In what was hailed as another critical day in the labor negotiations to end the NHL lockout, the NHLPA met with the NHL for roughly an hour on Wednesday at NHL headquarters in New York and made a pretty strong move toward the owners with a percentage-based offer instead of a fixed-dollar amount.
The union was of course represented by the Fehr brothers, union head Donald and lead counsel Steve, as well as nine players. When the meeting took place on Monday night, 18 players were in attendance. Wednesday's players, per the NHLPA, were Adam Burish, Chris Campoli, Dan Cleary, Mathieu Darche, Ron Hainsey, Shawn Horcoff, Kevin Shattenkirk, Andy McDonald and Daniel Winnik.
The meeting came as a follow-up to Monday night's relatively brief negotiating session in which the NHL made it clear to the union that it wanted to see a full CBA offer of where the players stand before moving further with contract demands. The NHLPA took an extra day to strategize and, as expected, showed up at the league offices with a new offer in hand.
"It's an effort about as much as we can do," Donald Fehr said immediately after the meeting. "NHL will respond to us around 1 PM."
What made the offer so good? Specifically the changing of ideology by the union to make an offer based on percentages, something the NHL was insistent on. TSN's Bob McKenzie reported this detail of the offer.
We're also hearing the NHLPA proposal will work off a percentage of HRR -- as requested by NHL -- and not a guaranteed dollar amount.— Bob McKenzie (@TSNBobMcKenzie) November 21, 2012
That would be crucial. The NHL has been insistent that it will not accept a deal based on a fixed-dollar amount but instead one that is focused on percentages. The NHLPA meanwhile has insisted it won't take a dollar less than it earned in the last season of the expired CBA. Moving off that line is a big move toward a deal.
Before going any further, just want to underscore how big of a development that is. This puts the players and the owners within the same economic framework, now it's just about finding the right numbers. The philosophical differences are gone when you're talking the same language. This constitutes progress, no doubt about that.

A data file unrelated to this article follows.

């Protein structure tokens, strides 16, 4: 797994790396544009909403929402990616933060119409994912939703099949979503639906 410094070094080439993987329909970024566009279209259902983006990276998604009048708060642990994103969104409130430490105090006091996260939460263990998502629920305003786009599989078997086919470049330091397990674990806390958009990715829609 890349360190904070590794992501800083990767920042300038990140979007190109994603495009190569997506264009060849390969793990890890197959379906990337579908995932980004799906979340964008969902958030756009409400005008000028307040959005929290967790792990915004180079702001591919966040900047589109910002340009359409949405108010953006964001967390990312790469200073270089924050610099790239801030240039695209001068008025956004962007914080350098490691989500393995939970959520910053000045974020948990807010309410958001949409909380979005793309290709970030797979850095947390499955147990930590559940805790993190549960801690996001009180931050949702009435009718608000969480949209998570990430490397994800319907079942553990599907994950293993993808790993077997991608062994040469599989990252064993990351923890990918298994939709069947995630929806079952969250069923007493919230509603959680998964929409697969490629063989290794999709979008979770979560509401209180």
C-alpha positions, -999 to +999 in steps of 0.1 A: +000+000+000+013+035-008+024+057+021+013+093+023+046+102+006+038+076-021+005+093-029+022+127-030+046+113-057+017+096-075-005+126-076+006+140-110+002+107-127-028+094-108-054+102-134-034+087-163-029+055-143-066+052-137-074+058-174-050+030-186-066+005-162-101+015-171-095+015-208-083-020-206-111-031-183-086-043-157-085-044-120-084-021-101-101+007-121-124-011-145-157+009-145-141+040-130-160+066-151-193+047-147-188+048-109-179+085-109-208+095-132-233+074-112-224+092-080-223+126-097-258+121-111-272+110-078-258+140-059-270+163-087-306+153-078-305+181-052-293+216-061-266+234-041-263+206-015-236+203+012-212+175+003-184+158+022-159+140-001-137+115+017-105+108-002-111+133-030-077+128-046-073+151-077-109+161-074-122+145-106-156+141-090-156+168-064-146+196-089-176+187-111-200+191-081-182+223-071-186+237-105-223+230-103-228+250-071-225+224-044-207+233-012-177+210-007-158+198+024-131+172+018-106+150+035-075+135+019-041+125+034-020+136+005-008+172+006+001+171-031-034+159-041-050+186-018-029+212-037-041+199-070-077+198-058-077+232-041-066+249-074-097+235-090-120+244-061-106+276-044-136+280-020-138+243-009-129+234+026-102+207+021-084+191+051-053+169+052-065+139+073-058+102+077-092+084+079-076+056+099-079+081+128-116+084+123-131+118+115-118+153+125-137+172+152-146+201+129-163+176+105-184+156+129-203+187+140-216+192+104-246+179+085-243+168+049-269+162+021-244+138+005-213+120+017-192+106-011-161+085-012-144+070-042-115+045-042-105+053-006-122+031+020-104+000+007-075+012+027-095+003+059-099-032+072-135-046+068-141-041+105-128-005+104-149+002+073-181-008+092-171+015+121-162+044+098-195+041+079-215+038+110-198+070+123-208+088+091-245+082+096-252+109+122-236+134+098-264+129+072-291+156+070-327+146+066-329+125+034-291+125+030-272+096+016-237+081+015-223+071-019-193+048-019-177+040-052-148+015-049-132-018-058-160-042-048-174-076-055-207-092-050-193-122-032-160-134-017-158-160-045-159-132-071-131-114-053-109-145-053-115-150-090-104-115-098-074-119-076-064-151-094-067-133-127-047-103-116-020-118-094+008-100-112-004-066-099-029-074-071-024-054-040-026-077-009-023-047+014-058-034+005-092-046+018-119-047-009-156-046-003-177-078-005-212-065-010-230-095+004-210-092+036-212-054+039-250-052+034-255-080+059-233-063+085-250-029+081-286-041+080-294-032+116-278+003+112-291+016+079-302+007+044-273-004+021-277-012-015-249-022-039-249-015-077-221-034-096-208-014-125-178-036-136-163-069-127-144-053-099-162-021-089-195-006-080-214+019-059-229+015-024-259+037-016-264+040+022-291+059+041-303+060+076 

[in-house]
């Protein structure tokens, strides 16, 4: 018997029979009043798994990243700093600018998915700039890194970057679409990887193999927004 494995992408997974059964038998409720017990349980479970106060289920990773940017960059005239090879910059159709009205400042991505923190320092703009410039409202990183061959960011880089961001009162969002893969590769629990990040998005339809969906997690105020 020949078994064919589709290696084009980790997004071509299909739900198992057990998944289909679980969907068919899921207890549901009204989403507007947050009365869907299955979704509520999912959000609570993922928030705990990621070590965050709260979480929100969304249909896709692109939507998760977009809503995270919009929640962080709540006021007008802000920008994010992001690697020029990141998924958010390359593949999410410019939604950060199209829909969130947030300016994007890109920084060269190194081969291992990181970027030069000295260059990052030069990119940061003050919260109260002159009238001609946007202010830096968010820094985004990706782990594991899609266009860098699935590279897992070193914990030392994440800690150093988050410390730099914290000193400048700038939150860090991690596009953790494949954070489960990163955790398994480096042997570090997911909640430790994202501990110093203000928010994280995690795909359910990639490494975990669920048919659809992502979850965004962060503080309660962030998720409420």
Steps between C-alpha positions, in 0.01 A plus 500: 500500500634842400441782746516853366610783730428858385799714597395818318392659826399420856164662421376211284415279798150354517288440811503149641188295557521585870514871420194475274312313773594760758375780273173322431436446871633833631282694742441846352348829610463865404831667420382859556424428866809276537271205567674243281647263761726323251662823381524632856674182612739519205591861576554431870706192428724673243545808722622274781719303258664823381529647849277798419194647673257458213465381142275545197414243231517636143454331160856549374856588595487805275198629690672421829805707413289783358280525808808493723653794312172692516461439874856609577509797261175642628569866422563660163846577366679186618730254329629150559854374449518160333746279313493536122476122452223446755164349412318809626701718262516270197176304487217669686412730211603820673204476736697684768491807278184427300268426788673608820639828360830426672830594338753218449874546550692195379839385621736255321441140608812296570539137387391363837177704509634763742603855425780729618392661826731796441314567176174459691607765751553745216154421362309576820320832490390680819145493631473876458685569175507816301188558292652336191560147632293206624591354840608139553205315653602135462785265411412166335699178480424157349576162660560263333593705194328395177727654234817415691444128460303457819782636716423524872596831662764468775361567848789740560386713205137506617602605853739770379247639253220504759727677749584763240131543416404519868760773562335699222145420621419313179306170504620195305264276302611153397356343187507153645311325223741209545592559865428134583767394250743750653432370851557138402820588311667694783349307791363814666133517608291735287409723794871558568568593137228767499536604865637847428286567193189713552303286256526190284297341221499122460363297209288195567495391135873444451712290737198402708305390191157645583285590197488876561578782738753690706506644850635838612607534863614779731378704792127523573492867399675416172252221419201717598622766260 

"We're making a move in their direction, so I don't see why they wouldn't consider it," said Sidney Crosby, who was not among those in attendance but was clearly privy to the offer's contents. "It's a little closer to their proposal. It's definitely something they'll have to consider, or they should at least."
How much of a move has the union made? According to Fehr the two sides are just $182 million apart over the five-year length of the proposed deal. That's it. That's sure a long ways from the $1 billion difference they had at the beginning. In context, that's just a touch over $1 million per year for every team. We're in range.
But it's still not all rainbows and sunshine. McKenzie also had this to report on the new offer:
We're hearing today's NHLPA proposal to NHL will include increasing the NHL's $211M Make Whole provision by another $180M.— Bob McKenzie (@TSNBobMcKenzie) November 21, 2012
That's not so good.
Consider it this way: The NHL originally made the Make Whole offer and it was taking the money from the players' share. Eventually the league relented and agreed to pay the $211 million from its own share. But it was like pulling teeth to get that far and now the NHLPA wants almost twice as much to make the contracts whole? The NHL will have a reaction to that and it's not likely to be positive.
That's not even adding into the mix that with prorated salaries for an upcoming short season (if they reach a deal) the Make Whole money will presumably be less than what was originally proposed, not more. The link there obviously being that the players will receive proportionately smaller wages for a shorter season, thus the Make Whole money would proportionately decline as well.
Still, the NHLPA feels its just (obviously).
"What we want back on the make-whole is not even close to what we're putting on the table, everything combined," Crosby said.
This is the biggest offer made to reach a deal so far from the union. If the NHL responds unfavorably then we're in a world of hurt.